• A preferred kind of spackle has polyvinyl acetates (PVA) glue with round glass microspheres. It works well with modern paints
    • Other kinds of spackle are more plaster-like. They are water based and take longer to dry, shrink more when drying, and don’t work quite as well with modern paints

Mask the areas around the wall that you want to keep clear of paint (finishes, millwork, carpet, etc.)

  • Choose tape that comes off the roll easily and doesn’t tear the finish it’s intended to protect
  • Try to use long pieces of tape, tearing it as infrequently as possible
  • To prevent bleeding through the tape, use fingers, putty knife or credit card to push the tape into its spot firmly
  • For a large job, consider buying a paper masker

Prepare for painting

  • Stage your tools and supplies in a part of the room that is low traffic and easily accessible
    • Don’t put your materials in a place that will be right under your feet while you paint
  • Put a drop-cloth in the areas you will be painting
  • Plan to first paint the rooms that you use the most
  • In each room, plan to work from the top down—ceilings, walls, millwork


  1. If the roller is dirty, dusty or shedding, wrap masking tape all the way around it and remove it, to pull off excess clumps and dust
  2. Wet the roller and shake it dry
    1. This will help prevent paint from sticking to it once it’s cleaned and will preserve the roller for reuse
  3. Put the roller on the frame and add an extension if necessary
  4. Load the roller by rolling it into paint tray as evenly as possible
  5. Choose one direction- either up or down- and “unload” the paint on the wall in one careful, even motion. You should unload in this direction throughout the rest of the room
    1. This first stroke is only meant to unload the roller in your chosen location and give you paint on the wall, which can now be rolled again for a proper finish
    2. Some suggest making xs or ys on the wall. Moving up and down in careful vertical strips will provide a better texture and more professional, even look
  6. Go back over your unload pass as evenly as possible, always keeping even pressure on each end of the roller cylinder to avoid creating “fat edges.”
  7. Do a final “finishing stroke” in the same direction as your unload stroke. You should do the finish stroke in the same direction throughout the room, meaning either down or up.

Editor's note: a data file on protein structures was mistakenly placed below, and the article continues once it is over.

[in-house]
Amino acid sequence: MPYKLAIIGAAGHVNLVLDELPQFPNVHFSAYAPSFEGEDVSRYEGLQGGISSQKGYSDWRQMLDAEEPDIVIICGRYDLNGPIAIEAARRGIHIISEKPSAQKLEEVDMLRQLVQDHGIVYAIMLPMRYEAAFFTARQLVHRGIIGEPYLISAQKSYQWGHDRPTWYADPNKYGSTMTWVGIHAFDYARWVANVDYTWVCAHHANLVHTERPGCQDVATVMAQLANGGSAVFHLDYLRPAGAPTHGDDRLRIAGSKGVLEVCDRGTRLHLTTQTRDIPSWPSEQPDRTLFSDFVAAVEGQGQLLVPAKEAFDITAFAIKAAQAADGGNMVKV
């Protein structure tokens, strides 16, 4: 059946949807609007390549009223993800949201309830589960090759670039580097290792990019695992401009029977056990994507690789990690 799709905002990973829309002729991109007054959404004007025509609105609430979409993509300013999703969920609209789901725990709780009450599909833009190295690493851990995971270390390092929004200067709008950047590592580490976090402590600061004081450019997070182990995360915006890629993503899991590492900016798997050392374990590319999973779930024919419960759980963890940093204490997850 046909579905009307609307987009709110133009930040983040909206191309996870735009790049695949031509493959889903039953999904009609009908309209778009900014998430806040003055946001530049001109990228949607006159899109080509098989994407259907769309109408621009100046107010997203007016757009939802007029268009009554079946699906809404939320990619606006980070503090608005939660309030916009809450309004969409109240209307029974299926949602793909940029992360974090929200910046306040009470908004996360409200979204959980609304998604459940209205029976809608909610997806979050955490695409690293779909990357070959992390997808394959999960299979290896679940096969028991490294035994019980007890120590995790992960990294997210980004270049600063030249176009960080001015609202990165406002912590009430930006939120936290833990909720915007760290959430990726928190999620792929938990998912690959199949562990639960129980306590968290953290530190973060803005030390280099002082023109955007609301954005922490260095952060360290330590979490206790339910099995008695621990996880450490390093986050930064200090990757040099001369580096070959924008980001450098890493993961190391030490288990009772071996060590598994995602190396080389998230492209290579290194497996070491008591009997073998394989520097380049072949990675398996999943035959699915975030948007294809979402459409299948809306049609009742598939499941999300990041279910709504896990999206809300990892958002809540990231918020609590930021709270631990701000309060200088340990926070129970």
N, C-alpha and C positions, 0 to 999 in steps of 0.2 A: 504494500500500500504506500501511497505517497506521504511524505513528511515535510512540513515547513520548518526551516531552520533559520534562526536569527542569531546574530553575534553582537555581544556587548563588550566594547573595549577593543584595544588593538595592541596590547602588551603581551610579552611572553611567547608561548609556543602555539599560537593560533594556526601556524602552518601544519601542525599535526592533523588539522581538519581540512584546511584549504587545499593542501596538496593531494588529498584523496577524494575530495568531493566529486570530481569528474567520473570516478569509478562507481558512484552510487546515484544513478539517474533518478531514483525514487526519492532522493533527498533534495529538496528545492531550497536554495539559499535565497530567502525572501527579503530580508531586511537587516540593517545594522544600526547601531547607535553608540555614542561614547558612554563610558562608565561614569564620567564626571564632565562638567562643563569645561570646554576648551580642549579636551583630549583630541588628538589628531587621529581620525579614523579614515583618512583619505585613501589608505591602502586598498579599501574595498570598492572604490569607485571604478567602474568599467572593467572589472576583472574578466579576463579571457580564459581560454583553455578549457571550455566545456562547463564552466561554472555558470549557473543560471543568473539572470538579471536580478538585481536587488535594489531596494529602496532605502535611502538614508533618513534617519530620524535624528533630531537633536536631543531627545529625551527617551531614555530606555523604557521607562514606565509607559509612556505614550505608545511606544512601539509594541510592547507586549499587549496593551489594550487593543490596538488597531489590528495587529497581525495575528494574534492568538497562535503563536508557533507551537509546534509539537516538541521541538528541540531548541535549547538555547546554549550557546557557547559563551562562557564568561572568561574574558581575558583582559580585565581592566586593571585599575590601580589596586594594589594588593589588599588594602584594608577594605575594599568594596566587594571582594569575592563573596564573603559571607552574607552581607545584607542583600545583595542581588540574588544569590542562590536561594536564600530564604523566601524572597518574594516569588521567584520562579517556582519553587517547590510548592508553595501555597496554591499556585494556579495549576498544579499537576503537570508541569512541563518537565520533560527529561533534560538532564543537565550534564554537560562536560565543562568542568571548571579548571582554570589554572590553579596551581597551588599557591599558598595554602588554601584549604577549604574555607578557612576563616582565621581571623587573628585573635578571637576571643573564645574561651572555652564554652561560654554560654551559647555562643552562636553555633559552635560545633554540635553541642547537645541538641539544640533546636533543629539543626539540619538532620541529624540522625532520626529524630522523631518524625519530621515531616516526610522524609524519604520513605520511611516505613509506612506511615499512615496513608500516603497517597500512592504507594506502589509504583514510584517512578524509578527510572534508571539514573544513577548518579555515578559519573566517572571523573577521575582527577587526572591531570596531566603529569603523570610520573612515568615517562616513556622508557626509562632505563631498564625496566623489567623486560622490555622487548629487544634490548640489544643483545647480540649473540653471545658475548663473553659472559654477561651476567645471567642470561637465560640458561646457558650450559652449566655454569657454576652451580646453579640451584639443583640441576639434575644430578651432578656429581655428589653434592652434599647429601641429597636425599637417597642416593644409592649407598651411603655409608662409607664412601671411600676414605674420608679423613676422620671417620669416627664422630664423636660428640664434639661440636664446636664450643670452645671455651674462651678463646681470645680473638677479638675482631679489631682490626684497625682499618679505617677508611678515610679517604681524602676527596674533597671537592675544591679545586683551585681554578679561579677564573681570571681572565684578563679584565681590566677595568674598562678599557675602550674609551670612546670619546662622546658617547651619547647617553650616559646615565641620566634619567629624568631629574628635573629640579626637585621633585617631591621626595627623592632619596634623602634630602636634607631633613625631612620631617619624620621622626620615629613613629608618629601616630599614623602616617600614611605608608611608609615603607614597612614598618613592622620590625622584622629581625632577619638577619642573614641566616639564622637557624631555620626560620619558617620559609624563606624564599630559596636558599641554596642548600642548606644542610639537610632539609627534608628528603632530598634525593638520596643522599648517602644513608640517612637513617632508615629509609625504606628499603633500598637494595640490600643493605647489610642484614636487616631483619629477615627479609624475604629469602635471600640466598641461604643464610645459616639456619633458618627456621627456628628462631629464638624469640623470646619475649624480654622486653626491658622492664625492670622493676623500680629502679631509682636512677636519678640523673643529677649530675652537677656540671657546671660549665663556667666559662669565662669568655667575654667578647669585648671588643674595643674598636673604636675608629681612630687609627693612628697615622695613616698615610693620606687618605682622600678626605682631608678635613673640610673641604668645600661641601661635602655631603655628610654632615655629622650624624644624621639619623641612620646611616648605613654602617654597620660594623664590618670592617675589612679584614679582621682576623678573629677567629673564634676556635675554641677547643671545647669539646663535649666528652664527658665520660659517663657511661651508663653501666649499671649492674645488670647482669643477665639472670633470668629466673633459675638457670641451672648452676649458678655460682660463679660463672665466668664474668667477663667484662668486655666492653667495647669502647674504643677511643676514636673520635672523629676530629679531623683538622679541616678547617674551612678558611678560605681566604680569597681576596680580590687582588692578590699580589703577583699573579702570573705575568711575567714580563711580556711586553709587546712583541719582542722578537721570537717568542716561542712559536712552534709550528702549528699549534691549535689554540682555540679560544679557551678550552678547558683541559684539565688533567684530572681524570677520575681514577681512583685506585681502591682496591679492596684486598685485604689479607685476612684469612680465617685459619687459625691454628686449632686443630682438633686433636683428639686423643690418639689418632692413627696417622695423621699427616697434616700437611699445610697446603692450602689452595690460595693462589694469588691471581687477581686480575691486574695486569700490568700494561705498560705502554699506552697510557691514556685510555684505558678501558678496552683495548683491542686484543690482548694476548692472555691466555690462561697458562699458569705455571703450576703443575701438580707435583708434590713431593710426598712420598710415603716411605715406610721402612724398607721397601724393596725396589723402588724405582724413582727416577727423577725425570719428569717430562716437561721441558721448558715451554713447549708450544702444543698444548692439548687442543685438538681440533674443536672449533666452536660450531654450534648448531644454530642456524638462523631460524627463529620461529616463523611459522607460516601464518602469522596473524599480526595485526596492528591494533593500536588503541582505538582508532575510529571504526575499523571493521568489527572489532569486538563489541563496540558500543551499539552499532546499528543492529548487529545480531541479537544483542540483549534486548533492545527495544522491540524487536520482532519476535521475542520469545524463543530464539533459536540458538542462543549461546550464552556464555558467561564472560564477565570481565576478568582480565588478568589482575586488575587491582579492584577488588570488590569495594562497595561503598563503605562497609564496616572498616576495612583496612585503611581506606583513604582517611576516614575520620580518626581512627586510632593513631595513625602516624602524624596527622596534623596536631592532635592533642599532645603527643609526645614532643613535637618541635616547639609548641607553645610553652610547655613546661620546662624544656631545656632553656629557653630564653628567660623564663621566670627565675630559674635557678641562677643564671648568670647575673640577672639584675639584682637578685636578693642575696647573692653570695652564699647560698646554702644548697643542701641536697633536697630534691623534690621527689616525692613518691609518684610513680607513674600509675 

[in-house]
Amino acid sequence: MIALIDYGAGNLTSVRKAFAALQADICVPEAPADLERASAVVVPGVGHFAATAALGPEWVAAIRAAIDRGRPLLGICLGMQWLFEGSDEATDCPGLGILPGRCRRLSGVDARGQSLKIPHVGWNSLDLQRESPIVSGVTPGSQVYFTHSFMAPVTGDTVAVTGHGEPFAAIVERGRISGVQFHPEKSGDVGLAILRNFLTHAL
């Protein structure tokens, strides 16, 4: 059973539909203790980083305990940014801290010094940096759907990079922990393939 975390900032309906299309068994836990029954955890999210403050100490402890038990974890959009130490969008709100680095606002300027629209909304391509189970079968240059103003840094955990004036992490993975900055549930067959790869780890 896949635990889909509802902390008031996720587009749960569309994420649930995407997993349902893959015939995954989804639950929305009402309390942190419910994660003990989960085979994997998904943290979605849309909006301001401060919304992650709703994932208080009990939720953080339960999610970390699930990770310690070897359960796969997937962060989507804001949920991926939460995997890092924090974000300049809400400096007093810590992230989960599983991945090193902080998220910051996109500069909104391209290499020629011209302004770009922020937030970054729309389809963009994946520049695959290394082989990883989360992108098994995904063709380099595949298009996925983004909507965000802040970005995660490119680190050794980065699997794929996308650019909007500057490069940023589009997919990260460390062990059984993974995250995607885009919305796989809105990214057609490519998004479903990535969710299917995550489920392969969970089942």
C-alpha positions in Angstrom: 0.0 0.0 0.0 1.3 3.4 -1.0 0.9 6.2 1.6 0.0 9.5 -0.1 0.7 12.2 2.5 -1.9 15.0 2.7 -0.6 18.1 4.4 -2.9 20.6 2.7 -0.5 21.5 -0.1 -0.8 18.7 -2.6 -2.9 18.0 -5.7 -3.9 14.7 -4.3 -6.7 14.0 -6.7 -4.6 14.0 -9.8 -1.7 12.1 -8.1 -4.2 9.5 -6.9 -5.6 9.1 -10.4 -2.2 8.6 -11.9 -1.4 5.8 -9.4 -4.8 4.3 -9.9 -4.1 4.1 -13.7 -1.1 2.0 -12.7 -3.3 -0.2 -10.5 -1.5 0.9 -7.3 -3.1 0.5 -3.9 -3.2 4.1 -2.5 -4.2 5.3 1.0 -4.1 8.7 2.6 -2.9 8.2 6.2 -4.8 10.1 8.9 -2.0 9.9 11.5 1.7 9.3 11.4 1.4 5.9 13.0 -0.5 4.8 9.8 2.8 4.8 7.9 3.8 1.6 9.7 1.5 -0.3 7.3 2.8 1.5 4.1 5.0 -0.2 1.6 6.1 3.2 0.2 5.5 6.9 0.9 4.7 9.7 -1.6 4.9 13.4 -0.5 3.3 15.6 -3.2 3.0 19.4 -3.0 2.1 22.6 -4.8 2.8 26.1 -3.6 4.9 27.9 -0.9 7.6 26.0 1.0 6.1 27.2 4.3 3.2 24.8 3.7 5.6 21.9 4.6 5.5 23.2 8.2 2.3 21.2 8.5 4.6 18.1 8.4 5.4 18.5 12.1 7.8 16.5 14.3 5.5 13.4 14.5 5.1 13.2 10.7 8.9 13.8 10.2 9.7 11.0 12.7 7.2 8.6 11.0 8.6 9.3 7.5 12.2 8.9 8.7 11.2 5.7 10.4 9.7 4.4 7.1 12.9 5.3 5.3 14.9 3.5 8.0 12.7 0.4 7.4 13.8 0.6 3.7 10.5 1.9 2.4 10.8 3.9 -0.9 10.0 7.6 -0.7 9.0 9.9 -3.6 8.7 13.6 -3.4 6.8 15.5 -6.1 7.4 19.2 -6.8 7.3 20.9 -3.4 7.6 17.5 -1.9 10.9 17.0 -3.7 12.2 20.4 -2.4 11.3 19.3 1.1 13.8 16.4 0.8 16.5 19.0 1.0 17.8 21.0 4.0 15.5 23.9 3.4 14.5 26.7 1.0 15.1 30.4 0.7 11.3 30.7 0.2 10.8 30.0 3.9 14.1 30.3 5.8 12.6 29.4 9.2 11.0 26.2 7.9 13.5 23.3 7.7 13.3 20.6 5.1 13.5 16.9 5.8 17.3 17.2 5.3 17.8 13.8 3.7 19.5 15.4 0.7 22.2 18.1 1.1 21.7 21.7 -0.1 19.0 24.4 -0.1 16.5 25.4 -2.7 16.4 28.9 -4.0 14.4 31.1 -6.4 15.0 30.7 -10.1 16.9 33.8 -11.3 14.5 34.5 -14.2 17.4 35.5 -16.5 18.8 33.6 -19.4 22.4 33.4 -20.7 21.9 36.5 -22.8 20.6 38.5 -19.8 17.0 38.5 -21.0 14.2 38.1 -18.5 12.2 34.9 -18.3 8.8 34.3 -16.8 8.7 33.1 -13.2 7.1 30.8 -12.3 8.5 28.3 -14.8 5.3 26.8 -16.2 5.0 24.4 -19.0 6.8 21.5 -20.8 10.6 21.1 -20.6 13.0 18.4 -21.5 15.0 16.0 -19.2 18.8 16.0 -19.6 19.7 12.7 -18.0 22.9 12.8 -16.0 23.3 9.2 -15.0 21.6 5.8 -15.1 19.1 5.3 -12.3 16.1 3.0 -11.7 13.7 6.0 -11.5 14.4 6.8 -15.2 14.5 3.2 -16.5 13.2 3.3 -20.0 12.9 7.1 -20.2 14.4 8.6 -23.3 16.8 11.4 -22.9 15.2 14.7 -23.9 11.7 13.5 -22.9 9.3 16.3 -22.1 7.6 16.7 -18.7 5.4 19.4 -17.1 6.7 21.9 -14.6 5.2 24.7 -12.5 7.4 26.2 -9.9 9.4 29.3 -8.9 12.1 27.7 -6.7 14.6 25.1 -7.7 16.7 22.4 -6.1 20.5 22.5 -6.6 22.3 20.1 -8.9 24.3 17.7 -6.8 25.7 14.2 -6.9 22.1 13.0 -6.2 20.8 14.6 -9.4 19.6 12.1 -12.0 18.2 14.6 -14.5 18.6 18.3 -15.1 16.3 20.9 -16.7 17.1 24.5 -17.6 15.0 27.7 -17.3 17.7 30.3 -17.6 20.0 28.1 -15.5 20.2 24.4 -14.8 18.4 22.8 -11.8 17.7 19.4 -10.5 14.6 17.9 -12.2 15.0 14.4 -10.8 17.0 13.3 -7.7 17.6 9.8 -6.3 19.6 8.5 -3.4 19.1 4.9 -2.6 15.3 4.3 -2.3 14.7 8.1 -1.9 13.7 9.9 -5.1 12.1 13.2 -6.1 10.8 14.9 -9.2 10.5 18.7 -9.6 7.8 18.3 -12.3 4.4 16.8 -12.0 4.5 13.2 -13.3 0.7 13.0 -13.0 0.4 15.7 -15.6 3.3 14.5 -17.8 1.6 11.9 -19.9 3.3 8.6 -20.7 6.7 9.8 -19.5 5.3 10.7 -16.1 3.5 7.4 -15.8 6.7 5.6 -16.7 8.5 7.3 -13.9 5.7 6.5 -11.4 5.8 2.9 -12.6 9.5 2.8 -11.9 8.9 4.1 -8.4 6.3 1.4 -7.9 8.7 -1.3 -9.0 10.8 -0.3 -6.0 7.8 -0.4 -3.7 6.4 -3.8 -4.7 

1. Try not to do your finishing stroke too many times, or you will actually begin to remove the paint from the surface
  8. Choose which direction you’d like to move across the wall—left or right.
    1. It’s often easiest to move from left to right, in order to prevent the roller’s extension from coming unscrewed
  9. Overlapping the initial strip by about ¼ of the length of the roller, create the next strip in your chosen direction, keeping the pressure of your roller in that direction
    1. Too much pressure will push excess paint to the side in what’s called a “fat edge.” Adjust the pressure of your roller to avoid that
    2. Try to keep the strips of paint even and straight
  1. Continue the process to cover as much of the room as possible.


  1. Wet the paint brush, completely submerging all the bristles in water
  2. Shake off the excess water, then whip the brush downward in the air, to get rid of the rest of the water
  3. Dip the brush into the stirred paint such that the paint goes about 1/3 of the way up the bristles
    1. To avoid dripping, unload a little paint with a tap on a surface, such as the inside of a paint can.
  4. Follow the same principle as rolling, using the first stroke to unload the paint

Cutting in

  1. Make one slow, deliberate stroke to unload the paint about an inch parallel to the trim
    1. Keep in mind, cutting in is not meant to be done in one shot. It takes a couple stages for the right result
  2. Place the bristles of the paint brush parallel to the edge of the trim and heavily distress the bristles
  3. Then, slowly bend the bristles toward the trim and move the brush alongside it
    1. You’re creating the effect of a squeegee, where you push the paint to the edge of the trim, rather than actually painting right next to the trim
  4. Return the paint brush to its normal position and do a finishing stroke